Like other “progressive” members of New Jersey’s Jewish community — those who, generally, are critical of Israeli settlements, Israel’s indefinite control of the West Bank, and the many policies and tactics of Prime Minister’s Benjamin Netanyahu’s right-wing government — Rabbi Amy Small finds herself conflicted about Israel’s current war in Gaza.
On one hand, after she herself experienced rocket attacks on both Tel Aviv and Jerusalem, she defends the Israeli military’s goals of silencing Hamas missiles. And yet she remains convinced that hope lies only in a long-term diplomatic solution.
Small recently returned from Israel, where the sounds of air raid sirens interrupted her studies at the Shalom Hartman Institute in Jerusalem and, later, a Reconstructionist Rabbinical Association meeting in Jerusalem and Tel Aviv.
When alarms sounded, “it was very frightening,” she told NJ Jewish News on July 24, three days after returning home to Morristown.
“When you haven’t experienced the threatening, difficult, confusing challenges of living in Israel at times like this, you can’t have a full appreciation of why Israelis may not see the Arab-Israeli conflict through the same lenses that we do,” said Small, founder of Deborah’s Palm Center for Jewish Learning & Experiences.
Small said she has heard “a lot of despair among Israelis who feel there is just no way out of this.” She said a friend whom she knew to be “progressive” in her politics is now highly doubtful that a two-state solution is viable. The friend told her, “‘If there is a Palestinian state on the West Bank, they will use it to destroy us. We can’t do it.’”
“But on the other hand,” Small said, “people on the Left I’ve talked with say, ‘We have got to have a diplomatic resolution. We can’t keep going through this cycle.’”
She said she herself hasn’t quite “given up on a two-state solution, but I am less optimistic of its happening soon.”
Doni Remba of Westfield is executive director of Jewish Alliance for Change, which he describes as a “Jewish nonprofit that promotes social justice in Israel.”
In a July 24 e-mail, he told NJJN “the current approach…forces Israel into a situation of endless war, closing off any chance of ever finding peace and security.
One way out of the cycle of violence, suggested Remba, is for the U.S. Congress and Israel to “accept a Palestinian national reconciliation government, led by Palestinian President Mahmoud Abbas, which would take over security and political responsibility for Gaza from Hamas.”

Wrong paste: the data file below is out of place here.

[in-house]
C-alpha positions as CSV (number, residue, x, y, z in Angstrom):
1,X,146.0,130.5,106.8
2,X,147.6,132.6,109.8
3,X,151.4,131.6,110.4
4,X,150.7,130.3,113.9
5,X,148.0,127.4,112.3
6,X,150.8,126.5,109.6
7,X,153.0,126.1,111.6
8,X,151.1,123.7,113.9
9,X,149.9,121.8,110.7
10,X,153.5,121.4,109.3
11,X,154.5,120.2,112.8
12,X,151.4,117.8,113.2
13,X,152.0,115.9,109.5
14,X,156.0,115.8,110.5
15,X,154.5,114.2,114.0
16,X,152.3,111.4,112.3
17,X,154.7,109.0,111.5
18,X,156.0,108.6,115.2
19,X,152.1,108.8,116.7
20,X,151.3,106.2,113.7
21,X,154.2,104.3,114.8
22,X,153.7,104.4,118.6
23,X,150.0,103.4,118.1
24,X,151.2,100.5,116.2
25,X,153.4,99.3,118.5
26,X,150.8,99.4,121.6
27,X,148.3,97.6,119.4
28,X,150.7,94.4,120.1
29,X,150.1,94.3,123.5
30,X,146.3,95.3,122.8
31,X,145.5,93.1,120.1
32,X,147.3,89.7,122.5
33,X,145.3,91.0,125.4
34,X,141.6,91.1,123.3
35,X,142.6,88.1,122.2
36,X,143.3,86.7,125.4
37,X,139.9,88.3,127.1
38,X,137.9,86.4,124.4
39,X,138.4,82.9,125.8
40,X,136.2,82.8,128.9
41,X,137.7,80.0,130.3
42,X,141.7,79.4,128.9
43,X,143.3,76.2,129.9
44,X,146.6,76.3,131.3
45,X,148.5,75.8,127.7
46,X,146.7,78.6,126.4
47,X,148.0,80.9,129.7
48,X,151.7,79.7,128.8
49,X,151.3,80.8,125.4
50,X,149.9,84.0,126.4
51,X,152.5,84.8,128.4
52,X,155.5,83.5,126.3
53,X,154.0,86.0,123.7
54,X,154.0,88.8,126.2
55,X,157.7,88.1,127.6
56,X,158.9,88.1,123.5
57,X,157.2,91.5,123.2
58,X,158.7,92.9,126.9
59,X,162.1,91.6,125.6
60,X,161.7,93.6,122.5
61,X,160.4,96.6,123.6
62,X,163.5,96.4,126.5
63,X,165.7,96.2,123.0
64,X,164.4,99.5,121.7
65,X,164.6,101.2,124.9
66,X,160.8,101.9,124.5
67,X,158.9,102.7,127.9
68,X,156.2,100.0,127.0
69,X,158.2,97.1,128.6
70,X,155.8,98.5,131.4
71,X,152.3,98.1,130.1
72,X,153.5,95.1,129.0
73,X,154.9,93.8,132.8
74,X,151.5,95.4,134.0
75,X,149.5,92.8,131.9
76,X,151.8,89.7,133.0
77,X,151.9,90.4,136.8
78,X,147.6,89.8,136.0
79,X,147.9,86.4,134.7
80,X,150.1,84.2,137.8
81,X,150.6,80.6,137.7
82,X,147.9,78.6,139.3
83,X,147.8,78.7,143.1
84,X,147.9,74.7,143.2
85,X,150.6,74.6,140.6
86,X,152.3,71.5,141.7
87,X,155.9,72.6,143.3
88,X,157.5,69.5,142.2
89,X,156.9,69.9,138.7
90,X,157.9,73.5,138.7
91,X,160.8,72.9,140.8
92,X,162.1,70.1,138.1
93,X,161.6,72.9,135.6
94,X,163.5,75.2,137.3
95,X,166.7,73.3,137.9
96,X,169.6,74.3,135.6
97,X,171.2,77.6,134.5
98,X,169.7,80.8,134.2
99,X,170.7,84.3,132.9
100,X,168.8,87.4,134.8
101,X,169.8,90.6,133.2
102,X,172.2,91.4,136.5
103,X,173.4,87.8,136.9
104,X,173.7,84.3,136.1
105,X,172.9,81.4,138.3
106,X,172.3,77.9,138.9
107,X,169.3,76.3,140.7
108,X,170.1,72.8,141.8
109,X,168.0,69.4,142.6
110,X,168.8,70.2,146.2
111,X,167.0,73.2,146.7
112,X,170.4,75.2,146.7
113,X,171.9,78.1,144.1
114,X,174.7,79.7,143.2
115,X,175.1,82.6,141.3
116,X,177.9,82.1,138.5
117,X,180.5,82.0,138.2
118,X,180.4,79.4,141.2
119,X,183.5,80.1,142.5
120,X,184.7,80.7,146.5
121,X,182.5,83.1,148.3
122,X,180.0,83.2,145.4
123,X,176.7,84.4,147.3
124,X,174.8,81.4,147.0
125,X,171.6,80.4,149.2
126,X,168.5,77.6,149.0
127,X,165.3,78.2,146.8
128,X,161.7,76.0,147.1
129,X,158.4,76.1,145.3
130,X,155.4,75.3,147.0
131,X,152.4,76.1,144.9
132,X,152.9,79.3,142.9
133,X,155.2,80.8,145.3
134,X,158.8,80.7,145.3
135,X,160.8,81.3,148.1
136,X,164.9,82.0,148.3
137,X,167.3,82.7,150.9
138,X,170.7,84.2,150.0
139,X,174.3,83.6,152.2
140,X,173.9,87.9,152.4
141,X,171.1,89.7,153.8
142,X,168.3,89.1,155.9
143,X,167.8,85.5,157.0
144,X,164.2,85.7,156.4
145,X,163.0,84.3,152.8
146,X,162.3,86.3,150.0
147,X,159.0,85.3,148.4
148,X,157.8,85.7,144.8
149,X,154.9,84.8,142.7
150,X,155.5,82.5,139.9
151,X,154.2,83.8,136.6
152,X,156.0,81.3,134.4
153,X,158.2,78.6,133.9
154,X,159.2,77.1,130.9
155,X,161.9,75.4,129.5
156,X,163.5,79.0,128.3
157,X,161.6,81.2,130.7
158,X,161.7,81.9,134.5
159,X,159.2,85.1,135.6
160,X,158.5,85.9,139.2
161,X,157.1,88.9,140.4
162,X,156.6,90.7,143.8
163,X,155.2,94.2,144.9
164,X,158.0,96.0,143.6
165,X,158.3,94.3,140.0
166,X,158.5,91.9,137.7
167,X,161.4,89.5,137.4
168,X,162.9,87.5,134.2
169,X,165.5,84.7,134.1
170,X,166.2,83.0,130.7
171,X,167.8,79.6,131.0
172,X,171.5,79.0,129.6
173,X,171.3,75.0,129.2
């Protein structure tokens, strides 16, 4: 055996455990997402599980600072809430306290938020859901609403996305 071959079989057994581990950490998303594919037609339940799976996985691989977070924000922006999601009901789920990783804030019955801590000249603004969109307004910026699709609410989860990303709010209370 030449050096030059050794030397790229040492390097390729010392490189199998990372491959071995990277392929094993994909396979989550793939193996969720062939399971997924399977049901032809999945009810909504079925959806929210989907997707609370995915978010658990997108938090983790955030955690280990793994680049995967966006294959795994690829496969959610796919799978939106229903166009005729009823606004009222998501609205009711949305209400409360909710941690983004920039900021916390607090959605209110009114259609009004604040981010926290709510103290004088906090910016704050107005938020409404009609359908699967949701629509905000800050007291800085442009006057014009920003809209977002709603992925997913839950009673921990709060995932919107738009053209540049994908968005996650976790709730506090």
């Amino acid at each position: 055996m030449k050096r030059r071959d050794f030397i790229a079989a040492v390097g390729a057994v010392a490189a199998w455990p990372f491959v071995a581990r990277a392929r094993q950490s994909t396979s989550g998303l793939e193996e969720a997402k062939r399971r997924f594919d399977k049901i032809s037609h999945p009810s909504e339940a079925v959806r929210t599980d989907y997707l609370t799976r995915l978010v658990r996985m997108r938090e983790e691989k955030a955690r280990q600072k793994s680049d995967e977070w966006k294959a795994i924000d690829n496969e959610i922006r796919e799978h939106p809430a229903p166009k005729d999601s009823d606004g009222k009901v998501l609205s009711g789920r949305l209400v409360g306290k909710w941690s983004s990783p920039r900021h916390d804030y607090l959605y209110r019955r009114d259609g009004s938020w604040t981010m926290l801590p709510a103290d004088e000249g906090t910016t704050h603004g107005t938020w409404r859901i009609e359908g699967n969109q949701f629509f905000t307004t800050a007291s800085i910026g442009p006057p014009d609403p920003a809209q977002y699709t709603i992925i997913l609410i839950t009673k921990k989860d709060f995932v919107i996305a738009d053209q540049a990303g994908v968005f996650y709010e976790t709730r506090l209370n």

He urged the international community, including the Arab League, to oversee “partial demilitarization” of Gaza and encourage Israel, Egypt, “and several Arab countries” to facilitate “economic improvement and reconstruction for the impoverished people of Gaza.”
Such moves, Remba said, “would enable Israel to lift its blockade while ensuring no imported materials would be used for military purposes.”
Marty Levine, a Maplewood resident and member of the executive committee of Northern New Jersey’s J Street chapter, called the attacks from Gaza “inexcusable and unconscionable, and Israel has every right to defend itself. The bulk of the responsibility for civilian casualties is Hamas’s — but not entirely,” he told NJJN.
He faulted Israel; although it is “attempting to act in a measured and careful way, it does need to be conscious of the fact that there are so many civilian casualties on the Palestinian side, and it did not do all it could to make peace negotiations succeed.”
Larry Lerner, a Warren resident, is a board member of Partners for Progressive Israel (formerly Meretz USA). While he said he believes “there is no justification for what Hamas is doing,” and that “Hamas doesn’t give a s–t about its own people,” he is nonetheless highly critical of the Israeli government.
“I think there was a failure on the part of the Israeli intelligence community” to grasp the extent of the tunnels Hamas had been building in Gaza,” he said.
“Why is Israel bombing all over the place?” Lerner asked. “Somebody has got to break the cycle, and I think the side that has got to break the cycle is Israel. They talked to Hamas when they wanted to get [kidnapped soldier Gilad Shalit] out, didn’t they? How are you going to work out a ceasefire unless you talk to them?”
Asked whether he believes the two-state solution is doomed, Lerner said, “Yes and no. It is doomed if the parties continue on their present path. It is a failure of leadership. Hamas is killing itself. Their supporters in Syria are gone. They don’t have support from their own people.”
As a veteran peace activist, he said, “It is a very sad thing for people like me who have been in support of Israel for all these years. I don’t see that Netanyahu has any idea of what he is trying to achieve. He is locked in to the settler movement, and he is reflexive about whatever Hamas does.”
Lerner added, “It has got to be settled soon because the international community is trying to force everybody to the table.”